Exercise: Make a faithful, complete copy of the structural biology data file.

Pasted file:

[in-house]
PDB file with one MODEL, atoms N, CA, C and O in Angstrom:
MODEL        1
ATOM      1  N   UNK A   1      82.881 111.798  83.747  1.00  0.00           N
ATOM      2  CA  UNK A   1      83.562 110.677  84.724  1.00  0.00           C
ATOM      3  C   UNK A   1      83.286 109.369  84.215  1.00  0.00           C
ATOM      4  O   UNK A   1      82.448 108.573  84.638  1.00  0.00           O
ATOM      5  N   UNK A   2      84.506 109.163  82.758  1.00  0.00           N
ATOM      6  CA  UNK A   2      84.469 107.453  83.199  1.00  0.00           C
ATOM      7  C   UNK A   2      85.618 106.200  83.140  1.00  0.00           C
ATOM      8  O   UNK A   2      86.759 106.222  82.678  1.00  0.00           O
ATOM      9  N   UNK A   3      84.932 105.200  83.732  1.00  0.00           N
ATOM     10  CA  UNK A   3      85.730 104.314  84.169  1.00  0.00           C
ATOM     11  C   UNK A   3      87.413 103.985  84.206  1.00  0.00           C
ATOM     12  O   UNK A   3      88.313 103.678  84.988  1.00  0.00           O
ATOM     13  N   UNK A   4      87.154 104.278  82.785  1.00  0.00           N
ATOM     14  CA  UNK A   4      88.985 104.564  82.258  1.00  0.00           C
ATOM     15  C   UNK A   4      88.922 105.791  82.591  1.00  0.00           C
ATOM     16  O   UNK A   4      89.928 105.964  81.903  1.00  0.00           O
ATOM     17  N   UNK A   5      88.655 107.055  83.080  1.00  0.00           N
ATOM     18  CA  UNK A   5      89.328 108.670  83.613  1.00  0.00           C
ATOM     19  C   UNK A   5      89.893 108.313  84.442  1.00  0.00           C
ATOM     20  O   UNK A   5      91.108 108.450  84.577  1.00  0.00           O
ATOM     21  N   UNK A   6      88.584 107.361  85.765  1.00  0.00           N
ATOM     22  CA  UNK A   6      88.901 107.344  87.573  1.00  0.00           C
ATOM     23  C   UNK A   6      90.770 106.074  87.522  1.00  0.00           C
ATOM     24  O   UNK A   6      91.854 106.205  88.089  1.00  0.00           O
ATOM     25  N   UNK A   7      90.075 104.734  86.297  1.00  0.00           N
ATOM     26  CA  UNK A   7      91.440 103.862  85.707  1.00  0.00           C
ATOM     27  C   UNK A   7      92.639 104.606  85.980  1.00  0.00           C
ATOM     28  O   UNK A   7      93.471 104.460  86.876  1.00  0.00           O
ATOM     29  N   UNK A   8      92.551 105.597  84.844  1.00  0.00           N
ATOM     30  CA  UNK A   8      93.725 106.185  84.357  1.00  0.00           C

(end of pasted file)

[in-house]
PDB file with one MODEL, atoms N, CA, C and O in Angstrom:
MODEL        1
ATOM      1  N   UNK A   1      82.881 111.798  83.747  1.00  0.00           N
ATOM      2  CA  UNK A   1      83.562 110.677  84.724  1.00  0.00           C
ATOM      3  C   UNK A   1      83.286 109.369  84.215  1.00  0.00           C
ATOM      4  O   UNK A   1      82.448 108.573  84.638  1.00  0.00           O
ATOM      5  N   UNK A   2      84.506 109.163  82.758  1.00  0.00           N
ATOM      6  CA  UNK A   2      84.469 107.453  83.199  1.00  0.00           C
ATOM      7  C   UNK A   2      85.618 106.200  83.140  1.00  0.00           C
ATOM      8  O   UNK A   2      86.759 106.222  82.678  1.00  0.00           O
ATOM      9  N   UNK A   3      84.932 105.200  83.732  1.00  0.00           N
ATOM     10  CA  UNK A   3      85.730 104.314  84.169  1.00  0.00           C
ATOM     11  C   UNK A   3      87.413 103.985  84.206  1.00  0.00           C
ATOM     12  O   UNK A   3      88.313 103.678  84.988  1.00  0.00           O
ATOM     13  N   UNK A   4      87.154 104.278  82.785  1.00  0.00           N
ATOM     14  CA  UNK A   4      88.985 104.564  82.258  1.00  0.00           C
ATOM     15  C   UNK A   4      88.922 105.791  82.591  1.00  0.00           C
ATOM     16  O   UNK A   4      89.928 105.964  81.903  1.00  0.00           O
ATOM     17  N   UNK A   5      88.655 107.055  83.080  1.00  0.00           N
ATOM     18  CA  UNK A   5      89.328 108.670  83.613  1.00  0.00           C
ATOM     19  C   UNK A   5      89.893 108.313  84.442  1.00  0.00           C
ATOM     20  O   UNK A   5      91.108 108.450  84.577  1.00  0.00           O
ATOM     21  N   UNK A   6      88.584 107.361  85.765  1.00  0.00           N
ATOM     22  CA  UNK A   6      88.901 107.344  87.573  1.00  0.00           C
ATOM     23  C   UNK A   6      90.770 106.074  87.522  1.00  0.00           C
ATOM     24  O   UNK A   6      91.854 106.205  88.089  1.00  0.00           O
ATOM     25  N   UNK A   7      90.075 104.734  86.297  1.00  0.00           N
ATOM     26  CA  UNK A   7      91.440 103.862  85.707  1.00  0.00           C
ATOM     27  C   UNK A   7      92.639 104.606  85.980  1.00  0.00           C
ATOM     28  O   UNK A   7      93.471 104.460  86.876  1.00  0.00           O
ATOM     29  N   UNK A   8      92.551 105.597  84.844  1.00  0.00           N
ATOM     30  CA  UNK A   8      93.725 106.185  84.357  1.00  0.00           C